Presentation on theme: "Grid Computing - an Introduction Richard Troy, Chief Scientist 1345 Wicklow Lane, Ormond Beach, FL 32174 386-868-3846 ScienceTools.com."— Presentation transcript:
Grid Computing - an Introduction Richard Troy, Chief Scientist 1345 Wicklow Lane, Ormond Beach, FL ScienceTools.com
What is Grid Computing? Think Electric Power Grid –The term ‘Grid’ suggests a metaphor between computing goals and an electric grid that unites power producers with consumers. –In practice, ‘Grid Computing’ consists of a very specific set of technologies to unite specific computing partners in a “virtual organization” paradigm. –Grid computing shouldn’t be confused with “Utility” or “High-Performance” computing or Distributed Processing - nor is it peer-to-peer. Grid’s goal is to provide a software infrastructure to manage compute and storage resources between nodes hosted by different organizations.
What is Grid Computing? (continued) Grids are always one-off instances and are purpose-built. When we talk about Grid Systems, we’re talking about the software used to create Grids, not Grids themselves. Management of CPU, storage and, to a lesser extent, network resources are assumed of all Grids. Most “Grids” today fall far short of Grid’s goals, as understood by the Global Grid Forum (GGF).
What’s GGF? The Global Grid Forum: GGF is an organization that hopes to come up with Grid “middleware” standards: –"working group" and "research group” forums for discussing ideas –Interest areas include "scheduling", "storage", "security", etc. GGF hopes to develop standards that the whole community will adhere to.
Is Grid a Scientific Computing solution? No! Not at all! Grid addresses resource utilization among partners. You still have all the scientific computing challenges you’d have had if you kept your computing to your own system(s). There are those who are trying to address these other needs, but this isn’t a part of “Grid Computing."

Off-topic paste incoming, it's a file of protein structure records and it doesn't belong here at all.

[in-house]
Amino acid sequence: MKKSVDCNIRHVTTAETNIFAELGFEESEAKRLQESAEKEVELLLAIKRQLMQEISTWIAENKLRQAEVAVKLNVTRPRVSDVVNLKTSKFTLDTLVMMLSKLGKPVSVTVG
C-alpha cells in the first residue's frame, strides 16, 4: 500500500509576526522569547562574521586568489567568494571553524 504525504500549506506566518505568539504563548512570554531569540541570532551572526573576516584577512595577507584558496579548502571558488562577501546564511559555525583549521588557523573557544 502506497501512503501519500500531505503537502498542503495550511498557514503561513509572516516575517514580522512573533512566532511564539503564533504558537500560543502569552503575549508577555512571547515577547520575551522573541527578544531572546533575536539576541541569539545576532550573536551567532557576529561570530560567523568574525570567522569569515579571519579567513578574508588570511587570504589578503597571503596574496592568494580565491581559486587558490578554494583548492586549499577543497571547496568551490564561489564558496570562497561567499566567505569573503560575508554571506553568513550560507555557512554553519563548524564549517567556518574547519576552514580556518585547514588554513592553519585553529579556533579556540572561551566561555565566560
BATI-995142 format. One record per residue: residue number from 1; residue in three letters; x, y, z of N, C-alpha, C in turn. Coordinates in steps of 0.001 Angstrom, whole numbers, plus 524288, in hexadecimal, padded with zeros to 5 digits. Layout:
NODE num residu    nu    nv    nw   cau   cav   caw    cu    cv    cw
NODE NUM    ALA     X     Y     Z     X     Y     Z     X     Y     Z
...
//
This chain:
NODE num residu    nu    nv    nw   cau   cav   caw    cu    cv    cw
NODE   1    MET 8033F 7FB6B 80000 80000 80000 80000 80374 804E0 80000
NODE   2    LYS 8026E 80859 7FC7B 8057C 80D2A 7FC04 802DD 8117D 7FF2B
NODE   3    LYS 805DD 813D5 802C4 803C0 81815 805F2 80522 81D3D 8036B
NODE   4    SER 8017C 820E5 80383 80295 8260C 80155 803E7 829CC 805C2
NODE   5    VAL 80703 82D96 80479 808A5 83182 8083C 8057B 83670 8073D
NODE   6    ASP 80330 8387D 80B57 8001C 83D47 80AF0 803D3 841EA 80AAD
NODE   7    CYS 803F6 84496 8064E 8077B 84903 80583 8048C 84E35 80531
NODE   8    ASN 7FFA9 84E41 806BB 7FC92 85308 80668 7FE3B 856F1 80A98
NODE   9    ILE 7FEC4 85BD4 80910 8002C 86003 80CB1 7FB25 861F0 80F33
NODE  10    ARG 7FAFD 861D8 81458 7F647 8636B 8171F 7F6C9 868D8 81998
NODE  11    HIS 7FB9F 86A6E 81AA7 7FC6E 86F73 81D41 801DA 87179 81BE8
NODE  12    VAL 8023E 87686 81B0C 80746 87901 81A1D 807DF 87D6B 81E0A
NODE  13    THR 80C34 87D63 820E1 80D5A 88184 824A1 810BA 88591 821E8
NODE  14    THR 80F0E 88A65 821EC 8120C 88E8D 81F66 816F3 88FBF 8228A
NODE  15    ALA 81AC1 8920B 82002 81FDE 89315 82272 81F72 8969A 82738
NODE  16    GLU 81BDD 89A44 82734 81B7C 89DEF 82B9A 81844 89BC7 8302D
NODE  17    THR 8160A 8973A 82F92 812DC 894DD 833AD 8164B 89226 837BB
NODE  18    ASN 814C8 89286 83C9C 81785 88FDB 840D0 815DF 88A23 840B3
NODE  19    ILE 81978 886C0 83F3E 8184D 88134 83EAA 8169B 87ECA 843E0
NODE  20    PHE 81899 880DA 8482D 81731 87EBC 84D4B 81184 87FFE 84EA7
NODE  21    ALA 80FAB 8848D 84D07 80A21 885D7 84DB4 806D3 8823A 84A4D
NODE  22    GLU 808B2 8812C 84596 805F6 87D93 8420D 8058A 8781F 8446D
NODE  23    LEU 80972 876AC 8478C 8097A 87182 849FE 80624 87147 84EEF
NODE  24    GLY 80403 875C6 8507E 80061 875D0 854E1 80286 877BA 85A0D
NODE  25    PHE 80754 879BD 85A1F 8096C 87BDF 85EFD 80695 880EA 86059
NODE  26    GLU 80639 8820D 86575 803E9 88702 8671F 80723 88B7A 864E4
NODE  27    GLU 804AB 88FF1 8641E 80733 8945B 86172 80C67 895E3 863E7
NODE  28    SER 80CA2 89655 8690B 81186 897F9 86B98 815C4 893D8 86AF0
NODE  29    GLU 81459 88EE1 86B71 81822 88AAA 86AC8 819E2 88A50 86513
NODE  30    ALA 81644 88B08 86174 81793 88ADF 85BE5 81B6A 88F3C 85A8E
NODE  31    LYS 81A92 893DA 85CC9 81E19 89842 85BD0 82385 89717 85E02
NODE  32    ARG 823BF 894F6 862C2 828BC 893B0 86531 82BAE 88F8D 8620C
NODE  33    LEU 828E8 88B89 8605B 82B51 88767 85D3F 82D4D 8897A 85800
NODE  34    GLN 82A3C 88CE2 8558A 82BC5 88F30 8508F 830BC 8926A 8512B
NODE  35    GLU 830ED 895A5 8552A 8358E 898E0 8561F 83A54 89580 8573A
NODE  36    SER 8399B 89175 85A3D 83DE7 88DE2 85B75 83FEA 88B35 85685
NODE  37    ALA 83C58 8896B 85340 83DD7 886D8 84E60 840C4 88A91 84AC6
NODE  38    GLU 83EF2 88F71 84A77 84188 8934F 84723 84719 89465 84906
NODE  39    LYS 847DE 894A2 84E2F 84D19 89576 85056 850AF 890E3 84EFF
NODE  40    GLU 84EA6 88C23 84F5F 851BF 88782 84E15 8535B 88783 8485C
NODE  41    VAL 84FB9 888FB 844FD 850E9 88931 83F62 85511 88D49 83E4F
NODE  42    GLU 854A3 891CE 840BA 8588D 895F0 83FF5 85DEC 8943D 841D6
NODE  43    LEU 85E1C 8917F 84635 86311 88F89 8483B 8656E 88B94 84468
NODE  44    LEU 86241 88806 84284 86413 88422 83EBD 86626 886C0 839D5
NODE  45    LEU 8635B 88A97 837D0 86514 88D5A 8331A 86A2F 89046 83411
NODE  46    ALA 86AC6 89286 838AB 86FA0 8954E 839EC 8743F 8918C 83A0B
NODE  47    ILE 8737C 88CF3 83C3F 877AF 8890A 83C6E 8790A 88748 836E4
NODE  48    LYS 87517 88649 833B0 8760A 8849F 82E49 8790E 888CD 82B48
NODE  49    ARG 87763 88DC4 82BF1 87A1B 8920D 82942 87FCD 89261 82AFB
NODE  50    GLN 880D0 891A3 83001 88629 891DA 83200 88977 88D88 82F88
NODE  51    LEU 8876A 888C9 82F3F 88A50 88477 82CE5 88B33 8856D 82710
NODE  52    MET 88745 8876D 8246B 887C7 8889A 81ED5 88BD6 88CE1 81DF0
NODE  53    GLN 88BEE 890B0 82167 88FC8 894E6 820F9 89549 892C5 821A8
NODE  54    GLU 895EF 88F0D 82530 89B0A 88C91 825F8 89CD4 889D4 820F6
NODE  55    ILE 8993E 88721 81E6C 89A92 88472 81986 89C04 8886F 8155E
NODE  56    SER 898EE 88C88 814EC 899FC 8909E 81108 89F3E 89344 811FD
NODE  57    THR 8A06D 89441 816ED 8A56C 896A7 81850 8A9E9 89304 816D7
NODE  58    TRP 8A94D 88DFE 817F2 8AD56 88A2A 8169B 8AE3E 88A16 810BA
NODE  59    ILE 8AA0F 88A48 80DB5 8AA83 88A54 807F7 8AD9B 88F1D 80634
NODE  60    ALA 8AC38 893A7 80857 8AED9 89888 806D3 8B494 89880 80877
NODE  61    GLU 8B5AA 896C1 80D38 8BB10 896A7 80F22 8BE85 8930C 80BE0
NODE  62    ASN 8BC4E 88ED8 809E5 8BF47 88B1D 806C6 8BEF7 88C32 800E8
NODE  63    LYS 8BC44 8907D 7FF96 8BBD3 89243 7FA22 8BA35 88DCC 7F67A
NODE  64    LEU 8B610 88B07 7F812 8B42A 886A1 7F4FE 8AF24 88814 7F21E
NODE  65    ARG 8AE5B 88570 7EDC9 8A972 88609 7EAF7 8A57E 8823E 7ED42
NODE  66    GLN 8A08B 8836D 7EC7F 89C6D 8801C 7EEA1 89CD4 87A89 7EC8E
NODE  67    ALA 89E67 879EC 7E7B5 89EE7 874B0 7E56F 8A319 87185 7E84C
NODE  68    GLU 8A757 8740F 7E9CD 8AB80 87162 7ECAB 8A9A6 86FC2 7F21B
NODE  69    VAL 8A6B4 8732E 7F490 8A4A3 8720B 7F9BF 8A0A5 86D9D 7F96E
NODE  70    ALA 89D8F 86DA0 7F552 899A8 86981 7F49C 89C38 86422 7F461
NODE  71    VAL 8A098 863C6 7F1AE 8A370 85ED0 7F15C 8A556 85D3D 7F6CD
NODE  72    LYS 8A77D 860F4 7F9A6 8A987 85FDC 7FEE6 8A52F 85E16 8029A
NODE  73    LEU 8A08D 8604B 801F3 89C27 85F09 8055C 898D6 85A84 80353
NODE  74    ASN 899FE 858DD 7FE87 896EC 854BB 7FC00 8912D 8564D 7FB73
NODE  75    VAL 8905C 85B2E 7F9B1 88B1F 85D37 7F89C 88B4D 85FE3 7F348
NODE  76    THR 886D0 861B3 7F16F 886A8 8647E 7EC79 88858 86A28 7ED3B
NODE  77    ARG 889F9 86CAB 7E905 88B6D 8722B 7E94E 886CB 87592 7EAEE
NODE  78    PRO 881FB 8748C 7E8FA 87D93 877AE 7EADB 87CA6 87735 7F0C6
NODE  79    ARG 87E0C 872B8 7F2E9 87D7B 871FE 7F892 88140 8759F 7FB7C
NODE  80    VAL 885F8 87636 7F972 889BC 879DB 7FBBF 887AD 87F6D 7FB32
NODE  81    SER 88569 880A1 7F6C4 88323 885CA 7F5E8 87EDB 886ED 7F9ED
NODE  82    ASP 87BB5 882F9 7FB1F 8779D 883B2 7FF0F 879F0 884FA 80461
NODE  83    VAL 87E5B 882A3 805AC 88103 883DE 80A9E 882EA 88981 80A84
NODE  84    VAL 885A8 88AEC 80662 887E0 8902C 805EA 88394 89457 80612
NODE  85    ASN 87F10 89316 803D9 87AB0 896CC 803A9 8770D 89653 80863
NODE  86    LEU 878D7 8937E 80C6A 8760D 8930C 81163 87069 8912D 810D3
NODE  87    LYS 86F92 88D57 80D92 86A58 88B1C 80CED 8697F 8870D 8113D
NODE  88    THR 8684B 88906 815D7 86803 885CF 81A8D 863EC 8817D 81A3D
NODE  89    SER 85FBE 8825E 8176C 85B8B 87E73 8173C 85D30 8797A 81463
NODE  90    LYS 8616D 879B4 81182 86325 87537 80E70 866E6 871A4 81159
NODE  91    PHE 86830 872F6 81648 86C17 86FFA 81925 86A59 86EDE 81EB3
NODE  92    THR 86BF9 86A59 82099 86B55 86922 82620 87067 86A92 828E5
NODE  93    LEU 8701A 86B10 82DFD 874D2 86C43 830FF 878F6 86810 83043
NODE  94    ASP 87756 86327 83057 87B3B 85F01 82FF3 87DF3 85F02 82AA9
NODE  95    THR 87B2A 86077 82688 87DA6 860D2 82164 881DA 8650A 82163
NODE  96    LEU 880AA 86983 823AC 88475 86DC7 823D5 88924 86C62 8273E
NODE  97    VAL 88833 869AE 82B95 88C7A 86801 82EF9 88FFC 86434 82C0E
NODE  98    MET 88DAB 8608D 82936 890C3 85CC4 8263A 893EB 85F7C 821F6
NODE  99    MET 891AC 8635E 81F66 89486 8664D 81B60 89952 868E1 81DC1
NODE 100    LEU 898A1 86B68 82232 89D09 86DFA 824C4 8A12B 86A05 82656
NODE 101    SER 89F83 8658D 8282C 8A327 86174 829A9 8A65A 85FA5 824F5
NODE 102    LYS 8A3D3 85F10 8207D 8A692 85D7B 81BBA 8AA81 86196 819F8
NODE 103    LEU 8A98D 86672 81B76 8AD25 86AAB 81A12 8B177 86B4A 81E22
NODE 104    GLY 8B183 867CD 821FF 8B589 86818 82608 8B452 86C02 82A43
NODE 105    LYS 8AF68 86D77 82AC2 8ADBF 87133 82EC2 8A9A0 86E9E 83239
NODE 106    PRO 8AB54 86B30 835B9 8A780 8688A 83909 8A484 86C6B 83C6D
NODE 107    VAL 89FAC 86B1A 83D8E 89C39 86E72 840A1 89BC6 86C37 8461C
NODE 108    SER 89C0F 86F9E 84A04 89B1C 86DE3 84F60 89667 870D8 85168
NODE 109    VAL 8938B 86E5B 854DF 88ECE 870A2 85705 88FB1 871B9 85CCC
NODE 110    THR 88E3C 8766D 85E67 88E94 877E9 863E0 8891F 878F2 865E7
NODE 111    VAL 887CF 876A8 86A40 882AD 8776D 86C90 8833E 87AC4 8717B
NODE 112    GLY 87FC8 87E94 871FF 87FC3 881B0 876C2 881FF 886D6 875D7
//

“Virtual Organization?” Right! Just as only paying customers can plug into the electric power grid, only Grid partners can use Grid resources. Grid is intended for inter-organizational computing.
A “Specific Set of Technologies?” Well, sort of: Any set of technologies that gets you to a workable virtual organization that manages compute and storage resources is a “Grid solution.” However: There is a very specific set of technologies and techniques that are the outgrowth of the GGF: these are the ones we’re focused on here. (Globus, GSI, etc) NOTE: This presentation uses “GGF” to refer to the collection of technologies - and the dominant perspective - currently under discussion within the GGF.
What software technologies? Grid is mostly a build-your-own-solution affair: –Some kind of meta-data catalogue(s) to find things –Planner –Scheduler –Executor –Data mover –Security We’ll examine these in detail below...
“Mostly build-your-own?” Yes, mostly you build a Grid yourself, component by component. There’s only one exception: Science Tools’ BigSur System ™ is the word’s only turn-key, ready-to-go-in-a-day Grid system - but it’s more than just Grid: –Non-discipline-specific meta-data management for robust interoperability. –Full, scientifically defensible tracking. –The ability to configure in most any other Grid technology with no coding. –Both inter- and intra-organizational focus. –BigSur’s patented & patent-pending technologies use a different paradigm to provide complete, end-to-end scientific computing.